I worry about my country. Yes, some of that worry comes from the state of our electoral politics. But the truth is that I worry more about the one-dimensional democracy we seem to be creating. What do I mean by this?
I think of democracy as a complex effort which requires the sustained participation of many citizens and stakeholders, and public and private interests. Democracy is successful when all citizens accept the obligations that come with citizenship, that is, the need to define problems and develop solutions that will promote the general welfare of all citizens, not just narrow self-interests. Democracy must be supported by transparent, inclusive public processes, and sustained by the idea that we are better together than apart. Contrast this view with the way that many Americans now see democracy (as something that elected officials and government staff do in their unseen roles, or, that they themselves participate in when they vote every couple of years).
In recent times, we seem to have simplified democracy into something narrow and one dimensional — a system that does not require much of us, except for getting to a voting booth now and then. We vote for someone we hope will do the work for us, but then become judgmental and cynical when things don’t turn out the way we we’d hoped. The truth is, getting someone elected to office is only the beginning. But we seem to have less and less of an appetite for things that take time, that are complex, or which require us to be with people we don’t always agree with.
Don’t get me wrong. I find voting to be a sacred act when one lives in a democracy. Many people have sacrificed deeply or died to ensure we have this right. But for all the energy and money we spend to get one person elected to public office (nationally, millions of hours invested and over $5 Billion spent this election season), I wonder what else we could have done had we used some of that time, money, and energy to solve the problems we say we care so much about.
What problems might we have solved if we spent some of this time and these resources digging in, organizing people, and working in cooperation with those politicians we elected to office, to address public problems? How much progress might we have made already if we had put the money we now invest in political lawn signs and TV ads into civic leadership development, active citizenship training, organizing and collaborating across the political spectrum? My imagination runs wild.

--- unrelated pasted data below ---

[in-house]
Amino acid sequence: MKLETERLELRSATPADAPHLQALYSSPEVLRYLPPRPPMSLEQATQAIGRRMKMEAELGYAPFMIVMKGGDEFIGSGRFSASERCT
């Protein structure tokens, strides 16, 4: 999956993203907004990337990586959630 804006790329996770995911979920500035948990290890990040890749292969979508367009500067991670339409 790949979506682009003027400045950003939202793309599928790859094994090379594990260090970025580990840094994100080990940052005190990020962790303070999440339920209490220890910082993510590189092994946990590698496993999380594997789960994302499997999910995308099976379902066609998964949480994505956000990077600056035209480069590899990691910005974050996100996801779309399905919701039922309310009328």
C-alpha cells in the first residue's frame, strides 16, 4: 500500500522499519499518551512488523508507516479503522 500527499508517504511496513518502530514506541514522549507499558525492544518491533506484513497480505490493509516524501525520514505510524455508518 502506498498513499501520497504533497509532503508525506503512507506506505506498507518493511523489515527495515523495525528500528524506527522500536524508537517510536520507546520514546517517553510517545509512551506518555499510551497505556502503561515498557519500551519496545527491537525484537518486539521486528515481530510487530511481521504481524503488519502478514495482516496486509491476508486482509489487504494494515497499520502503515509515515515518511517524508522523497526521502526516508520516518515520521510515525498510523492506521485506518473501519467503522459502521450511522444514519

Elections are Not the Only Fix For Our Problems
It is a good time to think about the limitations of electoral politics to solve our public problems. Believing that an elected official, or even a group of them can solve the pressing issues of our day is magical thinking. If we want real change, we also need to own our own role as change agents and policy makers. To sustain democracy as a fair and just system and to create solutions for the common good, more citizens need to get involved.
We can start by teaching, practicing, and sustaining democratic practices in the places we are familiar with – our homes, businesses, schools, non-profits, government institutions, congregations, clubs, etc. We can do this by modeling the best democratic practices whenever we lead others, and by providing people with the spaces where they can be heard and valued.
The places we know and are familiar with provide great opportunities where we can practice “changing the world”. Once we are willing to lead in a more democratic way inside our own sphere of influence, we will have the confidence and authority to work in the civic arena. This allows us to practice politics right where we are. After all, the word, “politics” is derived from the Greek work politikos, which means ‘of the citizens’ or ‘pertaining to public life’. Civic/political work does not have to be heroic to have value.
We Have A Model That Builds the Skills of Civic Leaders, Citizens
These ideas may sound like “pie-in-the-sky” to you, but leaders using the Civic Governance model have been able to model democracy and active citizenship in business, non-profits, government agencies, unions, and a religious congregation. And when leaders work to learn civic skills and apply democratic practices inside organizations, their outcomes typically improve quite markedly. Civic Governance/Civic Organizing© provides the model, skills and disciplines that allow people to renew democracy one person, one act, at a time.
A First Step to Healing Our Country
Citizens can help to heal our country by asking themselves:
- “What is my role in what is working well in this country? What is my role in what is not working?”
- “Whose responsibility is it to fix what is not working?”
- “How can I model a better way of being a citizen in the places where I do have some authority or ability to influence decision making? Can I create a new approach to managing people grounded in democratic ideals and through my own role as a citizen?”
If you find that your answers to these questions are complex, that you believe you do have a role in the health and viability of our democracy, and want to be a part of a more positive approach, contact me, and let’s talk. Join others that are not satisfied with complaining, blaming or simply standing on the sidelines. It is time for a new imagination around renewing democracy. It requires each of us to step up and own the fact that we are the answers to the problems that we seek.